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Arthritis, Sleep Health, and Systemic Inflammation in Older Men

Author

Lee S1,2, Stone KL3,4, Engeland CG2,5,6, Lane NE7, Buxton OM2,5,8,9,10. Arthritis Care Res (Hoboken). 2019 May 10. doi: 10.1002/acr.23923. [Epub ahead of print]

Author Information

1 School of Aging Studies, University of South Florida.

2 Center for Healthy Aging, Pennsylvania State University.

3 Research Institute, California Pacific Medical Center, Sutter Bay Hospitals.

4 Department of Epidemiology and Biostatistics, University of California, San Francisco.

5 Department of Biobehavioral Health, Pennsylvania State University.

6 College of Nursing, Pennsylvania State University.

7 Center for Musculoskeletal Health/Medicine and Rheumatology, University of California, Davis.

8 Division of Sleep Medicine, Harvard Medical School.

9 Department of Social and Behavioral Sciences, Harvard Chan School of Public Health.

10 Sleep Health Institute, Departments of Medicine and Neurology, Brigham and Women's Hospital.

Abstract

OBJECTIVE: 

This study examined the associations of prevalent arthritis with systemic inflammation in older men, and tested whether sleep health mediates the associations.

METHODS: 

Cross-sectional data came from 2,562 community-dwelling older men (all were 65 or older; Mage =76yrs) in the Osteoporotic Fractures in Men Study who participated in a sleep ancillary study in 2003-2005. Participants were classified as having osteoarthritis (OA; 24%) or rheumatoid arthritis (RA; 0.7%) based upon self-reported diagnoses and medication use. We constructed a composite score of multidimensional sleep health (i.e., perceived sleep quality, sleepiness, frequency of daytime napping, wake-after-sleep-onset, and sleep duration) measured by both self-report and actigraphy. We also created binary indicators of elevated inflammation using C-reactive protein (CRP; >3mg/L) and interleukin-6 (IL-6; >1.08pg/mL). Analyses controlled for age, diagnosed sleep disorders, BMI, smoking status, relevant medication use, and comorbidities.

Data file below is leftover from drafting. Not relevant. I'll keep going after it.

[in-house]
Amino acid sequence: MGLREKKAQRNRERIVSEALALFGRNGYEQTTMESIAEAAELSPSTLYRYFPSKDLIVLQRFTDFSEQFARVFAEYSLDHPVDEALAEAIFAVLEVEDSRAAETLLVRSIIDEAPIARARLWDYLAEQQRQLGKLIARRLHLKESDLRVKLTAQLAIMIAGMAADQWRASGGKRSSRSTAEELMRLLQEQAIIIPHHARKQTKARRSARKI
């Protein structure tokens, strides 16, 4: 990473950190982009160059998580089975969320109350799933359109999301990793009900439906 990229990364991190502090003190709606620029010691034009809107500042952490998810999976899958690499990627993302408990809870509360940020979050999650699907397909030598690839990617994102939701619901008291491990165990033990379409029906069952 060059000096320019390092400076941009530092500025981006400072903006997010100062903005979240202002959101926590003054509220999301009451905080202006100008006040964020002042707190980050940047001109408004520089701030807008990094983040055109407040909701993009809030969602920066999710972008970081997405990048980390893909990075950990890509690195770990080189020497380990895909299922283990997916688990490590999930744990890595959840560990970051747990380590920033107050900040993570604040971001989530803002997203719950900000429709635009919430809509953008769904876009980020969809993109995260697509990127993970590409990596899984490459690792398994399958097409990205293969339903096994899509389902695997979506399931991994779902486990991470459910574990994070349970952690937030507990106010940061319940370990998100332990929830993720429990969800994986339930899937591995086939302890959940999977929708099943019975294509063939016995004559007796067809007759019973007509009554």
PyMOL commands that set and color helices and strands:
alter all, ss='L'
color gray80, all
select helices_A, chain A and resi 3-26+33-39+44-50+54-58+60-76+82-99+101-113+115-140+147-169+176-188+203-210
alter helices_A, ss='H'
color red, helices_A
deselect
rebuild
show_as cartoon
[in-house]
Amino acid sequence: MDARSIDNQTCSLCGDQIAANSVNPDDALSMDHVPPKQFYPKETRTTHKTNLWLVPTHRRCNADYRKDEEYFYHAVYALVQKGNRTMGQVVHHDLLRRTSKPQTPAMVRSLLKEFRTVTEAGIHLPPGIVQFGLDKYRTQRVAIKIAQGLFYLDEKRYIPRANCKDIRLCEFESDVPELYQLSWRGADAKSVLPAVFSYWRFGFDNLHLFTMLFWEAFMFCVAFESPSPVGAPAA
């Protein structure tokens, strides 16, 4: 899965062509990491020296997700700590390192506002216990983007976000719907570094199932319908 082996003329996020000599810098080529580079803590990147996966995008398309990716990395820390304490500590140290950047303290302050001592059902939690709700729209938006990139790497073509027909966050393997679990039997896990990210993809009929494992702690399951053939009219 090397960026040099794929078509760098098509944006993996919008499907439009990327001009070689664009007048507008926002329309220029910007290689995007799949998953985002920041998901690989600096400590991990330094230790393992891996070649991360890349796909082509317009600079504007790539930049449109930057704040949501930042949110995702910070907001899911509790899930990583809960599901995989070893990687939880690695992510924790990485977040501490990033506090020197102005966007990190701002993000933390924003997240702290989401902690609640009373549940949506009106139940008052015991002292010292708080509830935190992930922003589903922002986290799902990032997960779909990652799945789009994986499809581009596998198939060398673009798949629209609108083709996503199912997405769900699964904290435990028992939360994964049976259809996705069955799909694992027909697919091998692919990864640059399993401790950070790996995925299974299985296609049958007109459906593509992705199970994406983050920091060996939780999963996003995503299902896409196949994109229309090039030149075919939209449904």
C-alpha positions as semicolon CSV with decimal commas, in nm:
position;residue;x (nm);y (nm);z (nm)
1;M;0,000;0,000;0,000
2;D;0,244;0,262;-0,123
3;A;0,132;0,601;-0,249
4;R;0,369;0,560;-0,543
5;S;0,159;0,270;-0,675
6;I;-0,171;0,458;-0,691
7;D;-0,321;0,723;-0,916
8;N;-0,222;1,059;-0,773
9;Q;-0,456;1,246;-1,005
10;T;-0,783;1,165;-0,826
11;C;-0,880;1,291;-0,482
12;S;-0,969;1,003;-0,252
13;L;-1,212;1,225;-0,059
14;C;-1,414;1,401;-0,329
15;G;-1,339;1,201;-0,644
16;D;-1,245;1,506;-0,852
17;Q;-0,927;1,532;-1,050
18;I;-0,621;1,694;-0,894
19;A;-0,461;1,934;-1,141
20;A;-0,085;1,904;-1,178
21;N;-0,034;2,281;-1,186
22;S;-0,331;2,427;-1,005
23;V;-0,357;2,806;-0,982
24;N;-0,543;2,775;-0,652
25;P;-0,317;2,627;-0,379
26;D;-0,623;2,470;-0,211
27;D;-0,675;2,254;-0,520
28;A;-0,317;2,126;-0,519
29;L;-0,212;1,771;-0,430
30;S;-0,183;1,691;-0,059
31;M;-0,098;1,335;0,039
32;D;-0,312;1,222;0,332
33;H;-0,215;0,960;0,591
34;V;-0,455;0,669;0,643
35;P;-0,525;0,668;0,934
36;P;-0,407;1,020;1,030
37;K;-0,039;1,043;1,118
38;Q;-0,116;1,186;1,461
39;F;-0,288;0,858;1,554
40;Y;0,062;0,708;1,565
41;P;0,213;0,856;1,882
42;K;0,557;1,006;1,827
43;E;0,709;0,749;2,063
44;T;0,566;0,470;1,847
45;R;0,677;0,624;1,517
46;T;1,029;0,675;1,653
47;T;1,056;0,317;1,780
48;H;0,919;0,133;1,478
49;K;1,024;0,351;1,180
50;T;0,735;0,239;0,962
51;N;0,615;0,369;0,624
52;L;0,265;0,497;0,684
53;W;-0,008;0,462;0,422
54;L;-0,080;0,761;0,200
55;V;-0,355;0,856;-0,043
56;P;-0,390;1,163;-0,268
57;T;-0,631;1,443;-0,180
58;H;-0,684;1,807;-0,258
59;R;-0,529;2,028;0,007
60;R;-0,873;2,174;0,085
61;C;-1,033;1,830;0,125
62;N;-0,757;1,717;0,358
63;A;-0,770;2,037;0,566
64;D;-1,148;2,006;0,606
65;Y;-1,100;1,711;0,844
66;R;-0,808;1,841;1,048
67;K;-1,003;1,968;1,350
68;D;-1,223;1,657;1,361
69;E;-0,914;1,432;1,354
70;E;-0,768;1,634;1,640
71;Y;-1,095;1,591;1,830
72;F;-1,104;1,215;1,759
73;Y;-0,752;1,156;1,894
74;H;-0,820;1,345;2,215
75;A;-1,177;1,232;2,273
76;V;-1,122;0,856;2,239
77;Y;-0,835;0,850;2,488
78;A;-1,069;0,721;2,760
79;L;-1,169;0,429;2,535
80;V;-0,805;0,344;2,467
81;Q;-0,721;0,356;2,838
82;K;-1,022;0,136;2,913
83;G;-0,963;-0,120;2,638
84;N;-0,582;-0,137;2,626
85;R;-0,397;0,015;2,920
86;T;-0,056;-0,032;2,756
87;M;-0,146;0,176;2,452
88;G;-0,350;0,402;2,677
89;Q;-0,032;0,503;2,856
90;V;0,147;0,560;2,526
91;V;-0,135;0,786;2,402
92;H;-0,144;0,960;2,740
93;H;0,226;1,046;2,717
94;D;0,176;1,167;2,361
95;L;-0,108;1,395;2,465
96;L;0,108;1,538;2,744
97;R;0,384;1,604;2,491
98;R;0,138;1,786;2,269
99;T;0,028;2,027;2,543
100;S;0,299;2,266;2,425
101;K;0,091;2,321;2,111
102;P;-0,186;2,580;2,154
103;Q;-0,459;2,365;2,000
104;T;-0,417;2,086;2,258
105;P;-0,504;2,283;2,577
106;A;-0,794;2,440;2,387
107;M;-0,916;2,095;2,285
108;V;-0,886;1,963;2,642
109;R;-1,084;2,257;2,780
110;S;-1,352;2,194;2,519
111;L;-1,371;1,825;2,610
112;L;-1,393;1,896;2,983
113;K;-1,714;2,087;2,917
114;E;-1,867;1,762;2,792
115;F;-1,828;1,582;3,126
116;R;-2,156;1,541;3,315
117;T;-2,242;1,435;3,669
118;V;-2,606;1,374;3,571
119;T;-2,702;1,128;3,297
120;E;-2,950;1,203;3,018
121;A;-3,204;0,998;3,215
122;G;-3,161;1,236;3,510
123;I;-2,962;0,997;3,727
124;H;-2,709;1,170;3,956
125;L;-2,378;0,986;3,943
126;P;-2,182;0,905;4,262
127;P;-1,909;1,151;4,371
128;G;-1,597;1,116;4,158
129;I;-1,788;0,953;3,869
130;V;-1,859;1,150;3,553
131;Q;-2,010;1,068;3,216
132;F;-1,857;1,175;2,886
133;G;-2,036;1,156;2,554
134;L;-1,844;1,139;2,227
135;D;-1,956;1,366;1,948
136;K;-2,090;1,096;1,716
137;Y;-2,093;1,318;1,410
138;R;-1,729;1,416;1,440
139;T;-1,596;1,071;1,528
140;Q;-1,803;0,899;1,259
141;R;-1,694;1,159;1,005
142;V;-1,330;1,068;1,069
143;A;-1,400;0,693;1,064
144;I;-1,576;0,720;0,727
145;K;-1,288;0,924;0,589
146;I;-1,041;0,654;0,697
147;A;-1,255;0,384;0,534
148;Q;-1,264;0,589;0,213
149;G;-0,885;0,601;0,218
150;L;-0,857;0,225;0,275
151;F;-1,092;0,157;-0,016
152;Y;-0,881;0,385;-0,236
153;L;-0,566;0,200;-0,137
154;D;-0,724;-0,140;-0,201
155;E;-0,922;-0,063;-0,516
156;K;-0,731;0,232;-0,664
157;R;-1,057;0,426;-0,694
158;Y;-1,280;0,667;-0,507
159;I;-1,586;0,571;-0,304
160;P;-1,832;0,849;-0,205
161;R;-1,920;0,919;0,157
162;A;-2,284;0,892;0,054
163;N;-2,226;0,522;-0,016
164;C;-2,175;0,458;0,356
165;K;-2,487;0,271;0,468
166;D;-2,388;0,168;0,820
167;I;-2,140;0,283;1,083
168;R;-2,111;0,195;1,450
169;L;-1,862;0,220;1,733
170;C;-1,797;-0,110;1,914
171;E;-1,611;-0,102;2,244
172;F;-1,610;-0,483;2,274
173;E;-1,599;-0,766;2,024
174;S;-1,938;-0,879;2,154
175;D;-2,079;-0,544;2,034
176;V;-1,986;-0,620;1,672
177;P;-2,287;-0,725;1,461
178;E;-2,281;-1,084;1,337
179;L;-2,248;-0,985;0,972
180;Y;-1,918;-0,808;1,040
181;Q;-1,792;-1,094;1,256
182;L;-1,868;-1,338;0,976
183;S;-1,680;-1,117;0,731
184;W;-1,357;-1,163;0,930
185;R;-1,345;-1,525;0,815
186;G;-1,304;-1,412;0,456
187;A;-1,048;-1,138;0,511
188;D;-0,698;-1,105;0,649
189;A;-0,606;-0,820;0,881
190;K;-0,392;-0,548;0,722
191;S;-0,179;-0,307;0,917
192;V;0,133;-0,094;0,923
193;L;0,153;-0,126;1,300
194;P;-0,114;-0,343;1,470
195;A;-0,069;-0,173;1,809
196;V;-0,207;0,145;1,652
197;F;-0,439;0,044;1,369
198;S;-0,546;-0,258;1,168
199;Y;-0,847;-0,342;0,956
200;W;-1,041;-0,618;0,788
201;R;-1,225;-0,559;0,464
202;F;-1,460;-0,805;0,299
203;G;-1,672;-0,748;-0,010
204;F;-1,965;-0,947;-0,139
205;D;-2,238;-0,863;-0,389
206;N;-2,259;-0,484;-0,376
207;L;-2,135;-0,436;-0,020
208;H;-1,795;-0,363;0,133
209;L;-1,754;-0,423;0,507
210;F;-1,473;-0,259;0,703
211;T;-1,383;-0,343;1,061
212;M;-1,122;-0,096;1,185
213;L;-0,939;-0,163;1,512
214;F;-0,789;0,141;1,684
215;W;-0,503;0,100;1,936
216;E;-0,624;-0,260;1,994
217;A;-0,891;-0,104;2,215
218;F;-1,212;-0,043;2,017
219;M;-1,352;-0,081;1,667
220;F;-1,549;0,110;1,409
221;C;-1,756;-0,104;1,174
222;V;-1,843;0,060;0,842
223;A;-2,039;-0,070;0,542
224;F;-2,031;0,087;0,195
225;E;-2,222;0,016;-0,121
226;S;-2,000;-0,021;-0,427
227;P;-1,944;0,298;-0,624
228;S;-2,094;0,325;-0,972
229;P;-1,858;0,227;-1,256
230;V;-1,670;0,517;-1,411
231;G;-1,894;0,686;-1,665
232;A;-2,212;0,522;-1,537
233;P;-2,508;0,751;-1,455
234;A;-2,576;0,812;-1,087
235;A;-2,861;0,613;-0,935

RESULTS: 

Older men with OA did not have higher risk of elevated CRP or IL-6. However, indirect associations of OA through sleep health were found; OA was associated with poorer sleep health, which was further associated with 16% higher odds of elevated CRP (p<.001) and 12% higher odds of elevated IL-6 (p<.01), after controlling for OA. Older men with RA had higher odds of elevated CRP and IL-6, but the associations were not mediated by sleep health.

CONCLUSION: 

Findings suggest that promoting sleep health may help reduce the risk of systemic inflammation in older men with osteoarthritis.